The public agency building the Alameda Corridor rail cargo expressway on Thursday made two personnel moves, extending the contract of its Chief Executive Officer and naming a 23-year industry veteran as Director of Construction and Engineering.
The Alameda Corridor Transportation Authority (ACTA) Governing Board voted to extend the contract of CEO James C. Hankla through the end of 1999.
Hankla, who retires as Long Beach City Manager at the end of this year, has been serving as part-time CEO for ACTA since August, overseeing all financial and administrative matters, strategic planning and policy issues.
The board also appointed Timothy B. Buresh, P.E. to the newly created position of Director of Construction and Engineering.
Buresh, who starts work Dec. 1, will oversee all engineering design and construction firms hired by ACTA serving as an owner's representative to ensure work is delivered on time and on budget.
"These two personnel moves strengthen our management team as construction activity picks up dramatically and are a terrific step forward for the Alameda Corridor project," said Los Angeles City Councilman Rudy
Svorinich, Jr., chairman of the ACTA Governing Board. "We have been exceptionally pleased with Mr. Hankla's performance, and we are delighted to have someone with Mr. Buresh's large-project experience join us as work begins in earnest on the Mid-Corridor Trench."
ACTA, a joint partnership between the cities and ports of Long Beach and Los Angeles, is building a 20-mile-long railroad cargo expressway from the ports to the transcontinental rail yards near downtown Los Angeles. The $2.4 billion project, scheduled for completion in early 2002, will speed the flow of cargo and reduce traffic congestion by eliminating more than 200 street-level railroad crossings.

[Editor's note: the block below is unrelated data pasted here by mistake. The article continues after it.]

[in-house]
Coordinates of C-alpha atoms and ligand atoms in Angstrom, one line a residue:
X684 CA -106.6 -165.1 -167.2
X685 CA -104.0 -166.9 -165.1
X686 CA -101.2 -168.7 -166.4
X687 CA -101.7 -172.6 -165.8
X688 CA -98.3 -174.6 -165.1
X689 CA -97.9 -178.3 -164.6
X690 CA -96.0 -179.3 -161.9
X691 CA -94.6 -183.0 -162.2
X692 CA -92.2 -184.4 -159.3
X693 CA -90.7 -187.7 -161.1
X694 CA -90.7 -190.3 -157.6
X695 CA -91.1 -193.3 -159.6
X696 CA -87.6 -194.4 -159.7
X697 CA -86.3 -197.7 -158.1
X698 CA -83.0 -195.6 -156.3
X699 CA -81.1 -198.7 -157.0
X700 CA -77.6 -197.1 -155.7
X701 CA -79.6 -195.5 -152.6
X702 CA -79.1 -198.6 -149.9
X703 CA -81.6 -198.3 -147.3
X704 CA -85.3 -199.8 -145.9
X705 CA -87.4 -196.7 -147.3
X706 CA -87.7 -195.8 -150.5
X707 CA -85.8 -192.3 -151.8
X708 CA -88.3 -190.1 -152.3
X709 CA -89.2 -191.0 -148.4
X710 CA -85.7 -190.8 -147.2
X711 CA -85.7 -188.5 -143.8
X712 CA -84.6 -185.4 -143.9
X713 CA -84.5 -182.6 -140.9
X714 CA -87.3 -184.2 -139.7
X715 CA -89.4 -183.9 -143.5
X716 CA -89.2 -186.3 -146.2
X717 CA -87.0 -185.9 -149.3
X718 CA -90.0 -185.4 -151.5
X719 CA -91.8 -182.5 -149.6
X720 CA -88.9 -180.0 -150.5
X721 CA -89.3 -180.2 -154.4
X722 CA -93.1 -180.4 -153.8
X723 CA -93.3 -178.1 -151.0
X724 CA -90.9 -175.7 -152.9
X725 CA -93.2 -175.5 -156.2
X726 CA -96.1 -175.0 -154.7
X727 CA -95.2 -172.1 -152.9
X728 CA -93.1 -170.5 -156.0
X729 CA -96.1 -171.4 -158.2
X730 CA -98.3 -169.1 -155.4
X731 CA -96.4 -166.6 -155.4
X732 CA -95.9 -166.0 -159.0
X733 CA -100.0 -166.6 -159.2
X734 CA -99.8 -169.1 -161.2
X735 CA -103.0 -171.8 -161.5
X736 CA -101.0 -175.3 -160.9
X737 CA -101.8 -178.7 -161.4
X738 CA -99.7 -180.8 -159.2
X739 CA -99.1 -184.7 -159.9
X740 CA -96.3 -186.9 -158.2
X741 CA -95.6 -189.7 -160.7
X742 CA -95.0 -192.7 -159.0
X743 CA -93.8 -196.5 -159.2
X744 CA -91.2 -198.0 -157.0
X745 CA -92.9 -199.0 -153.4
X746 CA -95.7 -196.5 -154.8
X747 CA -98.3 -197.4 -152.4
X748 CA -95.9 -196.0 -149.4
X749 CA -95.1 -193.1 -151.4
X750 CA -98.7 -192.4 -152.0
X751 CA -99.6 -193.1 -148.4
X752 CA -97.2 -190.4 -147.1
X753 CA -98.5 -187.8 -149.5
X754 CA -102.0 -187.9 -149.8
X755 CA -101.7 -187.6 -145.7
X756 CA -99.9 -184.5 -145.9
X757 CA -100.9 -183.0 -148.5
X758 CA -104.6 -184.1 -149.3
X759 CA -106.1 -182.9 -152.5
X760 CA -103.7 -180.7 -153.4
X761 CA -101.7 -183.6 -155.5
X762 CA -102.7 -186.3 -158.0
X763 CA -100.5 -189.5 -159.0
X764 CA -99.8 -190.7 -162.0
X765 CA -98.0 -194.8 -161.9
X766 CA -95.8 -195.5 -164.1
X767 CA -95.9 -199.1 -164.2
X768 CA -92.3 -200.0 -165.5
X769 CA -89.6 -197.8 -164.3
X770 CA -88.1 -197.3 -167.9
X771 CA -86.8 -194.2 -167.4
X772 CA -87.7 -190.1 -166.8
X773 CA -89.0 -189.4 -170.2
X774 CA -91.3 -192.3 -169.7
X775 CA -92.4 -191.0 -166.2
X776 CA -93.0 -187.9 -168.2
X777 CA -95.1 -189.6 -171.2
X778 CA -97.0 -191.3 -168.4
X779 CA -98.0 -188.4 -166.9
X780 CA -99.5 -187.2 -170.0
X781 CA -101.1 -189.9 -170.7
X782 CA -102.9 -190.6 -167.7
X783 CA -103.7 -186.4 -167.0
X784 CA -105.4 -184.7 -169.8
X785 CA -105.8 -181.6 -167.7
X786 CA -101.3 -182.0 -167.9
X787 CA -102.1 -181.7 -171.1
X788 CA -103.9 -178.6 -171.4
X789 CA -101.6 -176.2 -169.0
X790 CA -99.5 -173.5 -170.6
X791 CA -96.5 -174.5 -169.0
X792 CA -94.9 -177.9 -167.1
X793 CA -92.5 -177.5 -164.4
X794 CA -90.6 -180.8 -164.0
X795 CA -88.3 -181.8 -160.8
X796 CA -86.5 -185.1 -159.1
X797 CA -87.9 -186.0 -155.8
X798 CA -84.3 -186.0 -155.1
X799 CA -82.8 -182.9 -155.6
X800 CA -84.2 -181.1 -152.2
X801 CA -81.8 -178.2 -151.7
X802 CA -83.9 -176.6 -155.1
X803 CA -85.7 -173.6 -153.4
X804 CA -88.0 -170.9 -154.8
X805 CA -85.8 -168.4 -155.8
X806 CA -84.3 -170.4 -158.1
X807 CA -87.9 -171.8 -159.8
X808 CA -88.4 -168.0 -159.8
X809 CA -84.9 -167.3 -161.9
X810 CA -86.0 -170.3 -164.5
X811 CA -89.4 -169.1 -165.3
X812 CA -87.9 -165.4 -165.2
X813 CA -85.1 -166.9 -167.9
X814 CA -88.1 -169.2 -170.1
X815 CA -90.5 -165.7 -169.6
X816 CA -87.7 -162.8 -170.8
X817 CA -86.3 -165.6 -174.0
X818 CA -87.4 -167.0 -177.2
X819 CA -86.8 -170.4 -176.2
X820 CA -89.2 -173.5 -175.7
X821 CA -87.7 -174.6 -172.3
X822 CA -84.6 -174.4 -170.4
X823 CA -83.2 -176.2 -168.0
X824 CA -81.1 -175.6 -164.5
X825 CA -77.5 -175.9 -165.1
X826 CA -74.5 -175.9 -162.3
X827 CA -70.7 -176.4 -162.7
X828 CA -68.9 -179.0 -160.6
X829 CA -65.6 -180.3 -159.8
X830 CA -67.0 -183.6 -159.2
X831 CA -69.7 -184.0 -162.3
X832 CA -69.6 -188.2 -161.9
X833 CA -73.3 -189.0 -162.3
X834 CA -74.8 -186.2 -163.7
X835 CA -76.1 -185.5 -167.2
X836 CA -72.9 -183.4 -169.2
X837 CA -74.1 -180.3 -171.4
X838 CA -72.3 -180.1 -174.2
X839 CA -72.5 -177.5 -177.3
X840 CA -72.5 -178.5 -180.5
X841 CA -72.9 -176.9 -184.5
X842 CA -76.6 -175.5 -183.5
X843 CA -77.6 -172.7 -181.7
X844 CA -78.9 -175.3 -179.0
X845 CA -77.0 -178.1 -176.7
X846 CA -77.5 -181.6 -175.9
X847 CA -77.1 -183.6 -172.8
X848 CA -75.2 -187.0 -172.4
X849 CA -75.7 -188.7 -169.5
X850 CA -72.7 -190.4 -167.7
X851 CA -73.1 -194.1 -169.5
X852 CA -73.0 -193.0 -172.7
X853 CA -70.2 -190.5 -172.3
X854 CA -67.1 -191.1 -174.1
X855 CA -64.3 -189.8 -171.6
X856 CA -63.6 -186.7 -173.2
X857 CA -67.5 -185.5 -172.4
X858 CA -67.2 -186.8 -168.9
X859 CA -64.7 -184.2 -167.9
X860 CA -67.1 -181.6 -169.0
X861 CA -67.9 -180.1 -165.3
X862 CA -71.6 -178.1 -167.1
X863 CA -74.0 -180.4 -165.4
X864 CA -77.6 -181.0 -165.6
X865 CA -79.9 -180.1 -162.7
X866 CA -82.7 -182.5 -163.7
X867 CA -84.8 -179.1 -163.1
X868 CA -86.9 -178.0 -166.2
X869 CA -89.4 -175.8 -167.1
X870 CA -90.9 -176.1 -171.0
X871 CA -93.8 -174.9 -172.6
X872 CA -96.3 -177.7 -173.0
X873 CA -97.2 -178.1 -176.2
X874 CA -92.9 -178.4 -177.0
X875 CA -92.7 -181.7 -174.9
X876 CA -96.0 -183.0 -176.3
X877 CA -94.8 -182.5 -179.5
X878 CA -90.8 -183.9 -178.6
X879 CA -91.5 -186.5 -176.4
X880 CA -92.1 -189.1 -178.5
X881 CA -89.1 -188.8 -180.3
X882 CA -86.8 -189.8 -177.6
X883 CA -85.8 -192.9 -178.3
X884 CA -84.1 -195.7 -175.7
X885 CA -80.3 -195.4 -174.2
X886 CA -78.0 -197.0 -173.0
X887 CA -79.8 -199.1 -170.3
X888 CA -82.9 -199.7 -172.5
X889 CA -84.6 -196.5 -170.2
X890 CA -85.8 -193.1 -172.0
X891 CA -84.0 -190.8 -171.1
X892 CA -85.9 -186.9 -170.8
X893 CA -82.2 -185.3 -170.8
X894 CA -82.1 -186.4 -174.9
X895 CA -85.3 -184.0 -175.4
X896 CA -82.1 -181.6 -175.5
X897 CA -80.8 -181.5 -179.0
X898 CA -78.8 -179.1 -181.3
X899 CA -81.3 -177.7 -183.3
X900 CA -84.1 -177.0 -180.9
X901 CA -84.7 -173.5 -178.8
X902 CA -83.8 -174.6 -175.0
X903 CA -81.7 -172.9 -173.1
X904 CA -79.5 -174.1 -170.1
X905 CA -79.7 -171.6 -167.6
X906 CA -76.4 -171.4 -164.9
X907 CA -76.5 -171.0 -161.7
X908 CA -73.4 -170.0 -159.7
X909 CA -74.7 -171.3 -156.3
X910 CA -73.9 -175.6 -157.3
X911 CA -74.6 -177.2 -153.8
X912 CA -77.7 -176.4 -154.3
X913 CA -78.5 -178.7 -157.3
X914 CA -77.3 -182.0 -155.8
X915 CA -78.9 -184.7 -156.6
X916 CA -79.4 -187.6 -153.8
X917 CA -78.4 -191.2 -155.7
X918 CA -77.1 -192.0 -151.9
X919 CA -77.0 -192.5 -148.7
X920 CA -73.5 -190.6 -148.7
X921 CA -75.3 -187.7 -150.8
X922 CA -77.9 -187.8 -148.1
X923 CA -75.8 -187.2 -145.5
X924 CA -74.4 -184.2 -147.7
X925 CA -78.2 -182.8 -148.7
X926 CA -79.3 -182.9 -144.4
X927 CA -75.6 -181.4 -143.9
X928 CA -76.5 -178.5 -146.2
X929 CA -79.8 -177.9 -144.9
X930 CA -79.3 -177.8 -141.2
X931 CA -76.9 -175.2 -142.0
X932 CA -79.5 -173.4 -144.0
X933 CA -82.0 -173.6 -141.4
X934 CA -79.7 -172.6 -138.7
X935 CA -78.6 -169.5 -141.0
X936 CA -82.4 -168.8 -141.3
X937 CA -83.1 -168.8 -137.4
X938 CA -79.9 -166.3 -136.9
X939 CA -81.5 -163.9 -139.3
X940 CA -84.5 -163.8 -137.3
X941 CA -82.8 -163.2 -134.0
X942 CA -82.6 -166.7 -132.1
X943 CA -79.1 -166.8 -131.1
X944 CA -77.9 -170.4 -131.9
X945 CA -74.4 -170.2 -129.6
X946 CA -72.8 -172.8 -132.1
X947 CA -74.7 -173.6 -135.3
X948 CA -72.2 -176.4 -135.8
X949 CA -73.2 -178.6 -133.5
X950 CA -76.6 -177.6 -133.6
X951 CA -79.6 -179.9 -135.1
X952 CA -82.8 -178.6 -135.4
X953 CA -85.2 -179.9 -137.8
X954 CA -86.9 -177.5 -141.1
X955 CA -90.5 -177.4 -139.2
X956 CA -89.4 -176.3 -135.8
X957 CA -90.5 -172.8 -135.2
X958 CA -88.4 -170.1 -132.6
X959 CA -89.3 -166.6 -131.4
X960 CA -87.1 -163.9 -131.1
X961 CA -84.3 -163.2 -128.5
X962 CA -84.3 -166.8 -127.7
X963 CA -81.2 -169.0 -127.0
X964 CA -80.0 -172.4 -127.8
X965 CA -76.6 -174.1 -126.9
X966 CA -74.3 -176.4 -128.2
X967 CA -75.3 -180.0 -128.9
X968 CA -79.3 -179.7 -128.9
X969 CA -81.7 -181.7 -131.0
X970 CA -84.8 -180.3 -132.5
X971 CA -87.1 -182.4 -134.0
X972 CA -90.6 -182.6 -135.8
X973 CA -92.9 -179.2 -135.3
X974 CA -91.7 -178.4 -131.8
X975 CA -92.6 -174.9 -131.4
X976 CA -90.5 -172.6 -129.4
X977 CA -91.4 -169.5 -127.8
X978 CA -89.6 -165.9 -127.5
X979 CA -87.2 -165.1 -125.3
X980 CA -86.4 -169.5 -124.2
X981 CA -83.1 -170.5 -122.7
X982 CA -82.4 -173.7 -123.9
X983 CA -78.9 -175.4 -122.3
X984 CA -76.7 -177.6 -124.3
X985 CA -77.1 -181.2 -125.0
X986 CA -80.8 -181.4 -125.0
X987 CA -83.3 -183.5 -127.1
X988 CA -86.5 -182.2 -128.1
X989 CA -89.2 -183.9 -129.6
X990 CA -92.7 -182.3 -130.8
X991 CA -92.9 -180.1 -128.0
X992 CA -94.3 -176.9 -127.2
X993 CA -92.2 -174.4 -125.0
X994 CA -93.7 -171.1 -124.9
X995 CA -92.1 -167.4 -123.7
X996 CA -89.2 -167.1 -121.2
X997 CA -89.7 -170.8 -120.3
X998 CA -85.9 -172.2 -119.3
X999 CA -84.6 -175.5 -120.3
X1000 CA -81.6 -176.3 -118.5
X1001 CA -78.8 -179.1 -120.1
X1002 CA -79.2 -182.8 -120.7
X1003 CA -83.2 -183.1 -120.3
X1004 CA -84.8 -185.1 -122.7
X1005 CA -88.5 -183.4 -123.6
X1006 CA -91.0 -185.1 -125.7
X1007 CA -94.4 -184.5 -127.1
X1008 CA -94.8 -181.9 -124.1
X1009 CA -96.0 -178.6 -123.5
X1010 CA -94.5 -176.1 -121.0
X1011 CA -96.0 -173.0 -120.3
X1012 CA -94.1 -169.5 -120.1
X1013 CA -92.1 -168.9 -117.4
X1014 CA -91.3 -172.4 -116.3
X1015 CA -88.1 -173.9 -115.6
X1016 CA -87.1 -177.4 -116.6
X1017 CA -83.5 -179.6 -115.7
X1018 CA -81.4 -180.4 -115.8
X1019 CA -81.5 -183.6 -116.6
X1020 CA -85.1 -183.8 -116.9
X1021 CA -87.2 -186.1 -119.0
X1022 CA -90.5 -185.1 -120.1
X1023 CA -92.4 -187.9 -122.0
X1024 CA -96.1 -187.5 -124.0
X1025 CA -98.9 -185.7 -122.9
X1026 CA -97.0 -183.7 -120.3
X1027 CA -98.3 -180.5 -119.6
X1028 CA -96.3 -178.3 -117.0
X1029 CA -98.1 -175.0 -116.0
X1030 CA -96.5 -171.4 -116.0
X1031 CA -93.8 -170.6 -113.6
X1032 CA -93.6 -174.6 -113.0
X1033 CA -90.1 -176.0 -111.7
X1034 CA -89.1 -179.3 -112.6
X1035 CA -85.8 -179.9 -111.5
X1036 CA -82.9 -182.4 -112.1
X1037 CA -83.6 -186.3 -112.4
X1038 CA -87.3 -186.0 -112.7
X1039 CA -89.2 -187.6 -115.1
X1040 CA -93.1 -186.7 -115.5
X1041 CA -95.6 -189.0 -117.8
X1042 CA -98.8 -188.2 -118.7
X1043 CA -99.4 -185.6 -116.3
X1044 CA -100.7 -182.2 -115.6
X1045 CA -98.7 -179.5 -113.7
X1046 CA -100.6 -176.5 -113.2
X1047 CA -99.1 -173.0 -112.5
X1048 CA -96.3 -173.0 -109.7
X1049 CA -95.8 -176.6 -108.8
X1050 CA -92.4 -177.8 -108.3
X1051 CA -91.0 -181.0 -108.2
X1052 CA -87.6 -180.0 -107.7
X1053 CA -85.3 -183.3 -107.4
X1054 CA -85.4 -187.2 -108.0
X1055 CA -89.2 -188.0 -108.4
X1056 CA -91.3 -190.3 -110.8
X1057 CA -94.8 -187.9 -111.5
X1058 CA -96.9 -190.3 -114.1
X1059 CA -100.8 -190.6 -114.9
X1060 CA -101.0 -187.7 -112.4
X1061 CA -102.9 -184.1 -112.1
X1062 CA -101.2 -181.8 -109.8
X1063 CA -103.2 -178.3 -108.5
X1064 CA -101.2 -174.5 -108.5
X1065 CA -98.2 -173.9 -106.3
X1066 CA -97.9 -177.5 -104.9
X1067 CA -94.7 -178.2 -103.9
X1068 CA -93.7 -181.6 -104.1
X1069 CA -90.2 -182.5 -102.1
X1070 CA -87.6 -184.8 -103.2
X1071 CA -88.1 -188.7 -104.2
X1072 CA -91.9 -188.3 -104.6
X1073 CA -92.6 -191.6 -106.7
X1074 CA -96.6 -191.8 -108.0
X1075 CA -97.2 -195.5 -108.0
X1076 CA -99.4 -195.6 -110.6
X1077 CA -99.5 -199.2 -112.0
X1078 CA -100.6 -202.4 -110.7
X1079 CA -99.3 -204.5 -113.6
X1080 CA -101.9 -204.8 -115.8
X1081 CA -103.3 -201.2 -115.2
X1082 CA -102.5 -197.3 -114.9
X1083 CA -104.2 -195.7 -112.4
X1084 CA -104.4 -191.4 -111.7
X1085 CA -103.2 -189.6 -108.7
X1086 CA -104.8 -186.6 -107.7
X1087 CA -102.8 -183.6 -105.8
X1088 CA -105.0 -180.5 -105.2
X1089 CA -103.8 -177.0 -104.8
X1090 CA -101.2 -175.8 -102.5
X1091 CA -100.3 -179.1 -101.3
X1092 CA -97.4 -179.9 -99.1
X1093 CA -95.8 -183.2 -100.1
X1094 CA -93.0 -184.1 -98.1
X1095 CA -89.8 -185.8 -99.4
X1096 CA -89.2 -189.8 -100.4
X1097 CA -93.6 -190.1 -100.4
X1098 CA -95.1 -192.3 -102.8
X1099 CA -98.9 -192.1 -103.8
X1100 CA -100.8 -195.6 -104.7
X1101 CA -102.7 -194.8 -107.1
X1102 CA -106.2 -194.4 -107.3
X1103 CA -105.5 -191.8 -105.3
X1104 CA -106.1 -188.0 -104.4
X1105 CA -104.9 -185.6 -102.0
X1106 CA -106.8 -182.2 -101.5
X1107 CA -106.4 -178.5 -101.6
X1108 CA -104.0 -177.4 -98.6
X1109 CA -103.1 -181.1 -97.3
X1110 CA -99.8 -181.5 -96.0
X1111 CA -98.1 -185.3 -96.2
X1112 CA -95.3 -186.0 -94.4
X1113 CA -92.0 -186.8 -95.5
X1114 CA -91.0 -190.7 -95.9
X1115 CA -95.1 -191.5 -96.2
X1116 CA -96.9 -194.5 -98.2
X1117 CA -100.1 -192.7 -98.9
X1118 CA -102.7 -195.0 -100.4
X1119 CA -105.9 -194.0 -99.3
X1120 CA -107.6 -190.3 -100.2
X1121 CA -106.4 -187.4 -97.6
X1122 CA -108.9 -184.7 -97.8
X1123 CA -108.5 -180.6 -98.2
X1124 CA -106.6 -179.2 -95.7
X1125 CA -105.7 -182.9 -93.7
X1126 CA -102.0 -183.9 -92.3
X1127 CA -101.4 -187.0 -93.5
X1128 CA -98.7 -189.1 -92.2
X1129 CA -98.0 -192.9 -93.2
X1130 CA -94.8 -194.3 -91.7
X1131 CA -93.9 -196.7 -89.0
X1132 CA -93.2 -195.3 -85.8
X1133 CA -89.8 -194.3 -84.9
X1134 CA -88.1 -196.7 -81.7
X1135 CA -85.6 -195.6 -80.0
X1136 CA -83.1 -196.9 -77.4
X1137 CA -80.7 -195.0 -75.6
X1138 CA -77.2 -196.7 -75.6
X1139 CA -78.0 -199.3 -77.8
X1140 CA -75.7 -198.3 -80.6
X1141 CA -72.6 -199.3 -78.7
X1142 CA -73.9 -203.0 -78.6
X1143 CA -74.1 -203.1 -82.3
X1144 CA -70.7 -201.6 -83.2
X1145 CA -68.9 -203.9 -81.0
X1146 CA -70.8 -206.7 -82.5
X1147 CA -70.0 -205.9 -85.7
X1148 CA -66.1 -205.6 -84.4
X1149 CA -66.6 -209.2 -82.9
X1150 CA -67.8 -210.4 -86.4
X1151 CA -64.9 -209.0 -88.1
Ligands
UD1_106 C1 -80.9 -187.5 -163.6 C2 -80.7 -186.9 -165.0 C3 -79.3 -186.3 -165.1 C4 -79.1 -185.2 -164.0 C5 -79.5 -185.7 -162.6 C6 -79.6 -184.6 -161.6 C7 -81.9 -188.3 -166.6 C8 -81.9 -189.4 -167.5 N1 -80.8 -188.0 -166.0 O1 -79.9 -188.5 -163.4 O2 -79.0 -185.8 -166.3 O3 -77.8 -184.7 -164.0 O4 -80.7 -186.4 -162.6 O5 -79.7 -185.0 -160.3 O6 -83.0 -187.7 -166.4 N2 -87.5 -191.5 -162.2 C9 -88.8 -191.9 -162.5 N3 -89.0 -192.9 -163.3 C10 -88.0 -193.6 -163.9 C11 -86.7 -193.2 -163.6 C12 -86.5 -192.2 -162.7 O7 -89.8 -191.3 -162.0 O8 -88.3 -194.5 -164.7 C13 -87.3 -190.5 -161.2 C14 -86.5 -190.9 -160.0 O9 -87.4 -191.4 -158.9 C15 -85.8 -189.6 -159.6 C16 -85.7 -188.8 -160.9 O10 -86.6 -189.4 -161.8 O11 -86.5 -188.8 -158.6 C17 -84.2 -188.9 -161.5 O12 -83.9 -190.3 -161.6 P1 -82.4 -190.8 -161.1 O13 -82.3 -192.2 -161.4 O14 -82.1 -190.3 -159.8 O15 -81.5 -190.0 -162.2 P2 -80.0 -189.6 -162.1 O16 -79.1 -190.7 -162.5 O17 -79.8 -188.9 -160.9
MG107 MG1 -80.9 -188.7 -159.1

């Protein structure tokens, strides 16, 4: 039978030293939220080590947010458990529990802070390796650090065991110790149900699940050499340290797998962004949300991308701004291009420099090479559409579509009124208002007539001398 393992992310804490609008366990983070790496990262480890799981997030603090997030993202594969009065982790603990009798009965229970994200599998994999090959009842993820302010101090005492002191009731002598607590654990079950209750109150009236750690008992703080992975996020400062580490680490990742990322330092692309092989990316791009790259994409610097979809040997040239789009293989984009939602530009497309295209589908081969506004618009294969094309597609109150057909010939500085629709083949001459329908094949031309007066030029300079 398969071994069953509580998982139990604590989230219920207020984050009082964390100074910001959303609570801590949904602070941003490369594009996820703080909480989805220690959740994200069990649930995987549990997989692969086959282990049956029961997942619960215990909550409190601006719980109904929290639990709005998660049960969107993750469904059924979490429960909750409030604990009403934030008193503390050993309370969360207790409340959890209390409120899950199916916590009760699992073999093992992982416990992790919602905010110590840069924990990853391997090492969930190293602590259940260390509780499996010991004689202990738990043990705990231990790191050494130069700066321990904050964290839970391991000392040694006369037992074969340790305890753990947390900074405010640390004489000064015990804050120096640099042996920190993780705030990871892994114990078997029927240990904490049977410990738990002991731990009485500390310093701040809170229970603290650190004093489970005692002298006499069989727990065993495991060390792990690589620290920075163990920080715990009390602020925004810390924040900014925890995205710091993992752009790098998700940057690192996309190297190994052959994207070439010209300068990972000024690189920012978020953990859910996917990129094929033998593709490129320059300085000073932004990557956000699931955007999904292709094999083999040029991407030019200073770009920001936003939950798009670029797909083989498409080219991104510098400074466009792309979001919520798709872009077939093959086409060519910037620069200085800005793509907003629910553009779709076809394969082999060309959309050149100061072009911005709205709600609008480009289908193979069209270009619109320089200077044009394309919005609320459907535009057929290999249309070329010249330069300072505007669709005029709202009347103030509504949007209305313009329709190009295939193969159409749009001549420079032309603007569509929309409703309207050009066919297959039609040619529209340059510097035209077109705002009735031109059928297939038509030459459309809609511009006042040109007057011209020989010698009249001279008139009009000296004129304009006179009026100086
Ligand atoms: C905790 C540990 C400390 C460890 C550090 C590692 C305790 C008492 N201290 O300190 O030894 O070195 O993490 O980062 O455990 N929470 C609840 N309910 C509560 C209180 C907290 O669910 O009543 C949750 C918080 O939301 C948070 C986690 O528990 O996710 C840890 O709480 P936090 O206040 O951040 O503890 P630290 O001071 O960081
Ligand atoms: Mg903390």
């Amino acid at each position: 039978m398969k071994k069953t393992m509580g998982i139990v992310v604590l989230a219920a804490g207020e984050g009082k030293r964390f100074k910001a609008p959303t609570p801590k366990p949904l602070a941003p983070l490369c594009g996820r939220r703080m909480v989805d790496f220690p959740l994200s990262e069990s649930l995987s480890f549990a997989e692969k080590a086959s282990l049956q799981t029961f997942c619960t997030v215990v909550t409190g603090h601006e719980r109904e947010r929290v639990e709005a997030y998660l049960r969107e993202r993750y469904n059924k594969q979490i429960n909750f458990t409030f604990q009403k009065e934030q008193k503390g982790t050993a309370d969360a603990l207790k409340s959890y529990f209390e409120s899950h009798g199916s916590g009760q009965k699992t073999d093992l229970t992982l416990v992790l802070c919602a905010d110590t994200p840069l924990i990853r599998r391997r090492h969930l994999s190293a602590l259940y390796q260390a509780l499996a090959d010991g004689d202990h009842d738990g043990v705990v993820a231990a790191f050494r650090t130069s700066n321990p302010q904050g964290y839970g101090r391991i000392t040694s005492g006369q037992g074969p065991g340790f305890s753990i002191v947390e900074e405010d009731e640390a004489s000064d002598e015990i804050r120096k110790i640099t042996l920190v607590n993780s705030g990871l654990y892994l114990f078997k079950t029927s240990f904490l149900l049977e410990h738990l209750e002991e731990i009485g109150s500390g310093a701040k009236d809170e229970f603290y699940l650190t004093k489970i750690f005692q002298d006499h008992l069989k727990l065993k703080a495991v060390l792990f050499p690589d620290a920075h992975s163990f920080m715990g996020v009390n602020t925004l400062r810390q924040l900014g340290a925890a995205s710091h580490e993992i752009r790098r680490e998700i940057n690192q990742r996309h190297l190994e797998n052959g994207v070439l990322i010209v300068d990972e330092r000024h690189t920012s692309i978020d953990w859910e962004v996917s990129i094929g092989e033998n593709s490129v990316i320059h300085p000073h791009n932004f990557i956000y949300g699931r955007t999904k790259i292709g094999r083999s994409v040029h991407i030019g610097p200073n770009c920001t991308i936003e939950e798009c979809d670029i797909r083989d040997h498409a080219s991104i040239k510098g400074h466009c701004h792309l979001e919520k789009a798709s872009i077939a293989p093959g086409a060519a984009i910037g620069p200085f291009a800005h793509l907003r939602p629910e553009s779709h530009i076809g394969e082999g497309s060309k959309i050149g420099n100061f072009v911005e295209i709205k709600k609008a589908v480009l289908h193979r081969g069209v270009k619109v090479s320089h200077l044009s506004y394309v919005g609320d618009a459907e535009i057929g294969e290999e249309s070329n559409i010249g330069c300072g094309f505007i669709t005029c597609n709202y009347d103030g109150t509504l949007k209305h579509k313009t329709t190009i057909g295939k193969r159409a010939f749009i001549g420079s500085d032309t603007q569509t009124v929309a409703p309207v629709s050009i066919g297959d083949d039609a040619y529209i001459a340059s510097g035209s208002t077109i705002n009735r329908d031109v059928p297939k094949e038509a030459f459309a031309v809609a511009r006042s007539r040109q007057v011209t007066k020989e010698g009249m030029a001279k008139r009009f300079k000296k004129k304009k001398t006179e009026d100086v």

The Governing Board created the both positions earlier this year in preparation for full-scale engineering and construction activities. The first major structure of the project, a three-track bridge over the Los Angeles River, was dedicated earlier this week and work on the 10-mile-long Mid-Corridor Trench, the project's biggest component, is set to begin in January.
"Mr. Buresh's credentials were superior in all respects to the candidates we evaluated," ACTA CEO Jim Hankla said. "His education and his experience are exceptional. I'm quite confident he will perform well in his oversight role as owner's representative."
Buresh, 44, is currently vice president of operations for Jacobs Engineering Group of Pasadena. He previously served in executive management positions with several other firms. He began his career in 1976 as a field engineer with Martin K. Eby Construction Co. of
Witchita, KS. He holds a bachelor of science degree in civil engineering from Michigan State University and a law degree from the University of Denver, and he is a member of the California State Bar.
"I consider this the single most exciting transportation project in the United States, and I'm looking forward to the opportunity to work a project that from start to finish will be a credit to the entire region," Buresh said.
Hankla, 58, is recognized as one of the top public administrators in the state. He has served as Long Beach city manager for 11 years. He also served as Los Angeles County Chief Administrative Officer from 1985 to 1987.
A career civil servant, Hankla he was recently received the highest award for contribution to good government from the Los Angeles Metropolitan Chapter of the American Society of Public Administration. Previous recipients include many prominent figures, including former Governor and President Ronald Reagan, former Los Angeles Mayor Tom Bradley, former Los Angeles County Sheriff Sherman Block and County Supervisor Yvonne Brathwaite Burke, a member of the ACTA Governing Board.